We Teach People How To Treat Us

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We’re constantly training people in how to treat us. When we show them that a certain word or look from them will get a consistent reaction from us, we’re training them to use that word or look whenever they want that reaction. And when we’ve shown people where our buttons are, and how they’re activated, and what our auto-response will be, it’s not reasonable to blame them for pressing, “Push Here.”

What works better? Making ourselves unavailable to any treatment that we don’t want. And to do that, we only need to not provide the predictable response that keeps people treating us in a predictable manner.

Until we change, nothing will change.

We’re capable of creating positive change in our relationships at any time. But we can only do it through ourselves, not others. So if we want people to act differently toward us, we’ll need to begin by acting differently ourselves.

We’ll need to make a conscious decision to stop being triggered by what people say and do, which will deactivate our buttons and give us back our power.

We’ll also need to examine whether our beliefs are valid. That includes examining what we truly want and whether we’re getting it. And how we can achieve it without holding others responsible for any part of it.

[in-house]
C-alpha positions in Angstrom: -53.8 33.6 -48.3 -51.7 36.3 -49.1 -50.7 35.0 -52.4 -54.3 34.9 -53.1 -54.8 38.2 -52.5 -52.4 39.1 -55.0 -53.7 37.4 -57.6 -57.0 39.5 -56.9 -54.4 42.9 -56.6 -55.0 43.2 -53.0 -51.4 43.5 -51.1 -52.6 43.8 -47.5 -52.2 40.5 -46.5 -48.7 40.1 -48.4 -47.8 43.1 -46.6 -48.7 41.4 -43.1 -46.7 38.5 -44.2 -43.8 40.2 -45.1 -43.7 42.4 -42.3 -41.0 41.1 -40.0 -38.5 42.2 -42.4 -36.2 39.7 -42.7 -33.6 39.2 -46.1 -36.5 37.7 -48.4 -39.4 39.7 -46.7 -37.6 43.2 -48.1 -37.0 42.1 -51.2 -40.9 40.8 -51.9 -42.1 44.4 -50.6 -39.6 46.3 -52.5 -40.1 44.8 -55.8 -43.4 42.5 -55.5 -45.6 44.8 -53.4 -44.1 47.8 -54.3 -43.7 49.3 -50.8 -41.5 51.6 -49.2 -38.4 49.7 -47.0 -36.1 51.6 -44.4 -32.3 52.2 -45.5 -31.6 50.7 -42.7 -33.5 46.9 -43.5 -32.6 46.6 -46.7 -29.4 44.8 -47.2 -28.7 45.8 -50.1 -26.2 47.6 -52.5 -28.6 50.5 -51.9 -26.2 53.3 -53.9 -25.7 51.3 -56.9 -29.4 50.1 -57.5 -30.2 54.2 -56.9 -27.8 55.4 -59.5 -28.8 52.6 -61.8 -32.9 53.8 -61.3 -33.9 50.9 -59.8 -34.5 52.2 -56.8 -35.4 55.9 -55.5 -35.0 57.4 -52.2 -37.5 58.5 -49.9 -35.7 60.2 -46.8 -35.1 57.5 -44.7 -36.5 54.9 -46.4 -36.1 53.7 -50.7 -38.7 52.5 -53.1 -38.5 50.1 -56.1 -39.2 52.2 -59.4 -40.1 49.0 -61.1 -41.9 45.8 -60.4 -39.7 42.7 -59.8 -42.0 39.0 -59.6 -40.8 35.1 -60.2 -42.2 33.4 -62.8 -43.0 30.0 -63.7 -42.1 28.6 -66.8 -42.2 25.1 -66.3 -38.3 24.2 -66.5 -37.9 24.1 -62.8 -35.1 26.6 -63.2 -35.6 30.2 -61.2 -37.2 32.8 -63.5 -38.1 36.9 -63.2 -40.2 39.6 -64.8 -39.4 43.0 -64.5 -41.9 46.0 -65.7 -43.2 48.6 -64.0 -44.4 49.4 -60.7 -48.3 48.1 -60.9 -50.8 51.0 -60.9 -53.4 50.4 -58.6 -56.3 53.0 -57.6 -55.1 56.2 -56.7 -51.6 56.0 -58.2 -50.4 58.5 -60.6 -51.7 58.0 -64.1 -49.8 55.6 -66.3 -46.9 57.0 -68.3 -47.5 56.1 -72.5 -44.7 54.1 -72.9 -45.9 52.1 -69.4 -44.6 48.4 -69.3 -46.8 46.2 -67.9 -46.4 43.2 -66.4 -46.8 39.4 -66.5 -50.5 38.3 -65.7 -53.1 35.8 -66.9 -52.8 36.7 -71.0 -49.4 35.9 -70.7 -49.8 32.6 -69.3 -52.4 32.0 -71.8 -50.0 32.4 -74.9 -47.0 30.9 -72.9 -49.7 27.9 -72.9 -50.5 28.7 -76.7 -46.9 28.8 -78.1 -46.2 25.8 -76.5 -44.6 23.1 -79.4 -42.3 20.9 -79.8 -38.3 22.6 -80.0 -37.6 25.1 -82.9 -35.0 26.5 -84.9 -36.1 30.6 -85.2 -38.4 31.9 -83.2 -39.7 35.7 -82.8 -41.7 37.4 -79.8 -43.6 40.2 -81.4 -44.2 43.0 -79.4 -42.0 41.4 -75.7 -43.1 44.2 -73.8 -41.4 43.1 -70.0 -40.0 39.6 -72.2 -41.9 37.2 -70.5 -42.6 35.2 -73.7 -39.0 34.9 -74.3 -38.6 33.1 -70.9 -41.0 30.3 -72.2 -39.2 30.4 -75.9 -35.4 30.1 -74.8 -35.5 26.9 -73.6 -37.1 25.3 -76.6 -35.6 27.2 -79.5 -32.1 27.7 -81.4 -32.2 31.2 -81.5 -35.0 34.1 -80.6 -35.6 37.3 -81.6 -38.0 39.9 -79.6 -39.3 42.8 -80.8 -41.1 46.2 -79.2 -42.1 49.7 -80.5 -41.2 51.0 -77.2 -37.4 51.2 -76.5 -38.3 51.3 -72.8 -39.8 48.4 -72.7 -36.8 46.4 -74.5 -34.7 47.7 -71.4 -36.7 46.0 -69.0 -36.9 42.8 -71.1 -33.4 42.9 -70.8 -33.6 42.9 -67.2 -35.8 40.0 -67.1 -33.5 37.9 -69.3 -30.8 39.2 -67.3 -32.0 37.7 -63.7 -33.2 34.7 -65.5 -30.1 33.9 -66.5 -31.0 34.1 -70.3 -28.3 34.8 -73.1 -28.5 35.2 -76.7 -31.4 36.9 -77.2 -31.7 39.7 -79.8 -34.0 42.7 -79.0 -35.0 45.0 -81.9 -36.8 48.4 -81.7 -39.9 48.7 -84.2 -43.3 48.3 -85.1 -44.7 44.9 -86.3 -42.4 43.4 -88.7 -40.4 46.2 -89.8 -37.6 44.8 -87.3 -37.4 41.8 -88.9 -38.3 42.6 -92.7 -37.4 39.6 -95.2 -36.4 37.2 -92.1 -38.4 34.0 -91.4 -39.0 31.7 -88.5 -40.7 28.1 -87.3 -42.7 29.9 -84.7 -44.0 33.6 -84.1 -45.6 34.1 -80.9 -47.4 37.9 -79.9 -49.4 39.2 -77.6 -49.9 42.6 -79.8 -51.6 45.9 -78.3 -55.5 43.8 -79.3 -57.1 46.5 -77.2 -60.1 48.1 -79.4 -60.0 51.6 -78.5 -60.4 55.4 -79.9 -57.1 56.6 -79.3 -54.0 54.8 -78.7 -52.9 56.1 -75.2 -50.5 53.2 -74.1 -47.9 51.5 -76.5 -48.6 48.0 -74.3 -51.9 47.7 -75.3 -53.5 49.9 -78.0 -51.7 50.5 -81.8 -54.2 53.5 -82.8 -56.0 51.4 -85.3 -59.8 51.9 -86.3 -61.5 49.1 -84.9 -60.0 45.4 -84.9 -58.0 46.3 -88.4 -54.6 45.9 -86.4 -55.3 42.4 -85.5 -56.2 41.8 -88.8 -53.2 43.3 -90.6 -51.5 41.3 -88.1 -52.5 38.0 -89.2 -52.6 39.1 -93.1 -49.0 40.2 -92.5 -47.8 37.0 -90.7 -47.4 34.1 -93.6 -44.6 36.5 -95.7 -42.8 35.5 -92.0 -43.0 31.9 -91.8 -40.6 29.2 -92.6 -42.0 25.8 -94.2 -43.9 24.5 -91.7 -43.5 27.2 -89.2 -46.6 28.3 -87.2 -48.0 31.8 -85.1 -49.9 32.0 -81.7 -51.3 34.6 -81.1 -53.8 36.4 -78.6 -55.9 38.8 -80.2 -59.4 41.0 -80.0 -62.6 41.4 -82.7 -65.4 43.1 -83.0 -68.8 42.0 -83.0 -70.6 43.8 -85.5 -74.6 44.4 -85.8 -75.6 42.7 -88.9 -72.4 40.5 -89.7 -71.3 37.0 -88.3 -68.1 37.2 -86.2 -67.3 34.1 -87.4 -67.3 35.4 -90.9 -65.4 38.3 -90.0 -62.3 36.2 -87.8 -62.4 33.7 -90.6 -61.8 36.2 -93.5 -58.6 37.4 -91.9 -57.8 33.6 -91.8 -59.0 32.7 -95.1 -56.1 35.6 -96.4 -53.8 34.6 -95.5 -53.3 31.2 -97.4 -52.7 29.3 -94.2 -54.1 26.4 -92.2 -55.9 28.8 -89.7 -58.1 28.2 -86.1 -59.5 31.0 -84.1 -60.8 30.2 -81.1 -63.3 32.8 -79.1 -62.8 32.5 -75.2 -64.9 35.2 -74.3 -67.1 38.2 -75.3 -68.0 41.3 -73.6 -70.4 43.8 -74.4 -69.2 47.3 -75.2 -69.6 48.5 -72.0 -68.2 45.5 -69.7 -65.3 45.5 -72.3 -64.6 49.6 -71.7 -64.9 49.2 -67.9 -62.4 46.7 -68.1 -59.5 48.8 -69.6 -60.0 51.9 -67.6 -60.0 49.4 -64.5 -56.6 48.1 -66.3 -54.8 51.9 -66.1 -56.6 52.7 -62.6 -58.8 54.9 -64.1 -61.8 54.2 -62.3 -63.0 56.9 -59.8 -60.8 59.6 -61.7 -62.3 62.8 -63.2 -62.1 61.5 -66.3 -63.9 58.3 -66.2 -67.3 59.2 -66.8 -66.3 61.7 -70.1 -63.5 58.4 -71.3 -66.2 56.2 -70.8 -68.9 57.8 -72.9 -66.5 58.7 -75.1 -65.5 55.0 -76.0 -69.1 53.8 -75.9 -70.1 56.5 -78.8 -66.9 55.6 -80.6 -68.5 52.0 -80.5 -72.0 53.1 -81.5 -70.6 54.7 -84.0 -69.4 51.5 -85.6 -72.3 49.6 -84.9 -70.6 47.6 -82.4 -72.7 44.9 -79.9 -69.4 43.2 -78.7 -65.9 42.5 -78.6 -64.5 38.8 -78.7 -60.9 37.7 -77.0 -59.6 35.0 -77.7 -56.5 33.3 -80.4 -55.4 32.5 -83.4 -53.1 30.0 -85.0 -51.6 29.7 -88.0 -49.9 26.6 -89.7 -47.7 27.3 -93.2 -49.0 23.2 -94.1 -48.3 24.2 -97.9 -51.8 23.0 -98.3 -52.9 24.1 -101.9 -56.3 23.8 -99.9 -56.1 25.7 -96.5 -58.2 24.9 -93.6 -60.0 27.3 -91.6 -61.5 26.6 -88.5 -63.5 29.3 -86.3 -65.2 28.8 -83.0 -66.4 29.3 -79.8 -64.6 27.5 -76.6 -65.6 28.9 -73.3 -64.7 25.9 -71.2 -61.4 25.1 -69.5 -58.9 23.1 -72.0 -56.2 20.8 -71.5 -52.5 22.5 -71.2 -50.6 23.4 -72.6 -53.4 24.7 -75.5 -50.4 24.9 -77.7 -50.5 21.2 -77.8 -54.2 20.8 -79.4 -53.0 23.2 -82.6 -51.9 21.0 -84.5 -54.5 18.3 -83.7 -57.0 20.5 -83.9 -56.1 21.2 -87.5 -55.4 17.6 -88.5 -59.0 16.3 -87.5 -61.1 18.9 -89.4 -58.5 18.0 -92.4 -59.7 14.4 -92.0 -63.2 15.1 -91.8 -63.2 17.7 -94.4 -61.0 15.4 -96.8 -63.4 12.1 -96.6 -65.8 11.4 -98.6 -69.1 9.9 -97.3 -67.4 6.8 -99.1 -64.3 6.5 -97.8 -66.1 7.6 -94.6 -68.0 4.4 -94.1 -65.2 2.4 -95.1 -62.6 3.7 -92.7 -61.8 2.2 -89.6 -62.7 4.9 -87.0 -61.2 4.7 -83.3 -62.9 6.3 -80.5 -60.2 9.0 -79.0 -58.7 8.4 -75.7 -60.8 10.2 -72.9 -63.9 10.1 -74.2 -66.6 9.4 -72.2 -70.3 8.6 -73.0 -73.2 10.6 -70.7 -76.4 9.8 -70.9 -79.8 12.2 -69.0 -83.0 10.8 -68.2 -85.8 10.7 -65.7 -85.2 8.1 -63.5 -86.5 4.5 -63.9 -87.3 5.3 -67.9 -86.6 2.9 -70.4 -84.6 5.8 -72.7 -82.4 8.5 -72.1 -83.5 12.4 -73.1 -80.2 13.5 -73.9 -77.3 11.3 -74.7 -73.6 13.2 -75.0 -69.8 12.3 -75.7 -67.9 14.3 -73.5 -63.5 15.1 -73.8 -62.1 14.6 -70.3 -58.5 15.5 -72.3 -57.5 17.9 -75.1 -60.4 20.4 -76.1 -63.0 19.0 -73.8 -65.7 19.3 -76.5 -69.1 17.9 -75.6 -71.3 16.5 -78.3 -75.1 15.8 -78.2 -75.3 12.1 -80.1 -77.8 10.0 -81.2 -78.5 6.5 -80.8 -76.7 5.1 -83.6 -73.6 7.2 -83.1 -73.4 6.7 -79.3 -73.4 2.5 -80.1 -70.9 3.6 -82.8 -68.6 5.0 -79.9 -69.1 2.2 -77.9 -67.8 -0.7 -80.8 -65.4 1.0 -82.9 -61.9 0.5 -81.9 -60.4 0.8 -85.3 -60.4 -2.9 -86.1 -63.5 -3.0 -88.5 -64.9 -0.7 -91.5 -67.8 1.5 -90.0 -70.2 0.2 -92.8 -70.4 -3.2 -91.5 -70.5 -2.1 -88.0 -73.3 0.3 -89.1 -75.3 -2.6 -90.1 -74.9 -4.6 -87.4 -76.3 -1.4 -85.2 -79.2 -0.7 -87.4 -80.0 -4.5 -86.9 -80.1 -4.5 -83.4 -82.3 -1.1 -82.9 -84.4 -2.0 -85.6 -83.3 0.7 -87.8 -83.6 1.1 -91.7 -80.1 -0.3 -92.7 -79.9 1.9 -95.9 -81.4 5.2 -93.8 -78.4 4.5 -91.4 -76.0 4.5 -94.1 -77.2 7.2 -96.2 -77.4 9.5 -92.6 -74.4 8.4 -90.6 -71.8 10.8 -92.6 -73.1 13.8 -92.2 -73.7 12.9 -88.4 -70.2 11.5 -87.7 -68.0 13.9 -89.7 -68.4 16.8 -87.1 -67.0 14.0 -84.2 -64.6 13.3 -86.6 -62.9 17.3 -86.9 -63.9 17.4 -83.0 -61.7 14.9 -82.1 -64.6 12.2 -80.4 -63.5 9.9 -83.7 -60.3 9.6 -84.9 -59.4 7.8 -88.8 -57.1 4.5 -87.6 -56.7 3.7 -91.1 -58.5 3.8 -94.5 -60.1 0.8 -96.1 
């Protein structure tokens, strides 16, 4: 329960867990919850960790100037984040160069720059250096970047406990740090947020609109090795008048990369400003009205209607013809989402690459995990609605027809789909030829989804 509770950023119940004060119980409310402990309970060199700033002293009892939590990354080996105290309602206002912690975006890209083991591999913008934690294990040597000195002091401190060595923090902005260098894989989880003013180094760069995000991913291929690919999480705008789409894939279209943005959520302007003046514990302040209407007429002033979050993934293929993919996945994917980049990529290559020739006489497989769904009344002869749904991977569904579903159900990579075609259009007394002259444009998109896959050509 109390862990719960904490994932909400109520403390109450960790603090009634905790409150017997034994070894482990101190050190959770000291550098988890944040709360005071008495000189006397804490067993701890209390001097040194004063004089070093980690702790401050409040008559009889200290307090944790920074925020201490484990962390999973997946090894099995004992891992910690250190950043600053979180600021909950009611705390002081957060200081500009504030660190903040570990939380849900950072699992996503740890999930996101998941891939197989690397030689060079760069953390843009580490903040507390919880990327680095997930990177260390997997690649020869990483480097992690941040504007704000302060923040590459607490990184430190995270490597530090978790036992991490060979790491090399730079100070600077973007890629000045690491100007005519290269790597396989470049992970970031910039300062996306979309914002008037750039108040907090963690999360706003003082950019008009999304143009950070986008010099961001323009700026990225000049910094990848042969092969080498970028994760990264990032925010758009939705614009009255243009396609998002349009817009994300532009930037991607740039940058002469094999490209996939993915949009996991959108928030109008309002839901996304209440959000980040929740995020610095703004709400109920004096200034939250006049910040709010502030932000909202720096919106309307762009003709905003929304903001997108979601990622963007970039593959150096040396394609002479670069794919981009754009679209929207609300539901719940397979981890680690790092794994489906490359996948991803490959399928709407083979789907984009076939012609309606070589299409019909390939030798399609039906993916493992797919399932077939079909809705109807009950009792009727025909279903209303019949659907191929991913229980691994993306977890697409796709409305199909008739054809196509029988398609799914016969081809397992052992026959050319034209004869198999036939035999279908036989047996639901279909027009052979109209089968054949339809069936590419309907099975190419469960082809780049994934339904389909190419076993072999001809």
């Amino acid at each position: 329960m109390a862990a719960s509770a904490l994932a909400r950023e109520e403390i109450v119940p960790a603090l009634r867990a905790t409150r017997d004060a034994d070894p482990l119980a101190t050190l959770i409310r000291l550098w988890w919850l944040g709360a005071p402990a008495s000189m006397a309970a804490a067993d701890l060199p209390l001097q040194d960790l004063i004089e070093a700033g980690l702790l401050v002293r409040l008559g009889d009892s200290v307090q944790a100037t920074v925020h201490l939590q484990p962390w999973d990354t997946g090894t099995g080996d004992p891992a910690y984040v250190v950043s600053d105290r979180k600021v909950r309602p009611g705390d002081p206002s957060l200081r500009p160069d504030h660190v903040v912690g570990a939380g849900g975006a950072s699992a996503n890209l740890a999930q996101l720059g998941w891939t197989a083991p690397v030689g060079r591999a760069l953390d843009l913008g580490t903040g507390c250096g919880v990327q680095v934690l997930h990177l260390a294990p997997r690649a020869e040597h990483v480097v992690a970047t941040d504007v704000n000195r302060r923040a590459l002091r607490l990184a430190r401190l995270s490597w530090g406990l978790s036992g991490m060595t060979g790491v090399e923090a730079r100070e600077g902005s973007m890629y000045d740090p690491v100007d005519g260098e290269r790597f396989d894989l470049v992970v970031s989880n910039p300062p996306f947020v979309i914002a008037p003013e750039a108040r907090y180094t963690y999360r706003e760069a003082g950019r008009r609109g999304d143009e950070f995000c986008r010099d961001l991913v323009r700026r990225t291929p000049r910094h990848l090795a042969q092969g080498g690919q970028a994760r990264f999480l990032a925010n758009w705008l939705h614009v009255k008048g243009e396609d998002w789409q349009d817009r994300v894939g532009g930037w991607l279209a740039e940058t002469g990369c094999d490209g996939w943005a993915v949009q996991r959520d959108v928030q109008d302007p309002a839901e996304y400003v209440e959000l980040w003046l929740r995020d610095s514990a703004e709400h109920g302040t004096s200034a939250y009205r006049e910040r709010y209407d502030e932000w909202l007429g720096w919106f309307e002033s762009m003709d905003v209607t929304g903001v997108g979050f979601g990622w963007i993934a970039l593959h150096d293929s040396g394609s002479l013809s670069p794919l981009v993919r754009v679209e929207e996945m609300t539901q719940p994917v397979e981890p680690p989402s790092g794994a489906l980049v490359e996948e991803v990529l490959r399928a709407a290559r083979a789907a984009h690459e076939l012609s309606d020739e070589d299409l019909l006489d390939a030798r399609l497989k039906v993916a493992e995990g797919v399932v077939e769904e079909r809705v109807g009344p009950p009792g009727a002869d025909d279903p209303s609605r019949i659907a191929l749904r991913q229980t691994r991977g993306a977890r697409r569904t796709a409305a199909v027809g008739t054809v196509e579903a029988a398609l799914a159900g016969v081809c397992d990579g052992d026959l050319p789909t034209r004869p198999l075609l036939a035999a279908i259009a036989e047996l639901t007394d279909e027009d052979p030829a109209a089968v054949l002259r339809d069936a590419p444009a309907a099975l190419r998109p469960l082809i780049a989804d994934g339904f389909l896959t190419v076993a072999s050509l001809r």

When we feel triggered, if we’ll alter our usual response, people will change their behavior. And when we no longer take what others say personally – or believe that we’re targets and that we’re capable of being offended – we’ll feel more secure in our relationships. And if we won’t settle for less than that, all our relationships will grow healthier. And those that can’t transform will go away, which can also be healthy.

What’s most important is that we support every positive action from the other person, because that’s how we coach people in a cooperative and constructive way to give us the treatment that we want. And as we pay attention to the consequences we’ve set in motion, all our communications will improve.

We’re teaching people how to treat us all the time. The people in our lives who treat us badly are doing it because we’ve given them permission. And those who treat us well are doing it because we showed them how.

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Pic by Mike Ricioppo
@riciloco

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Author, Blogger, Contributor to Thrive Global, The Good Men Project and HuffPost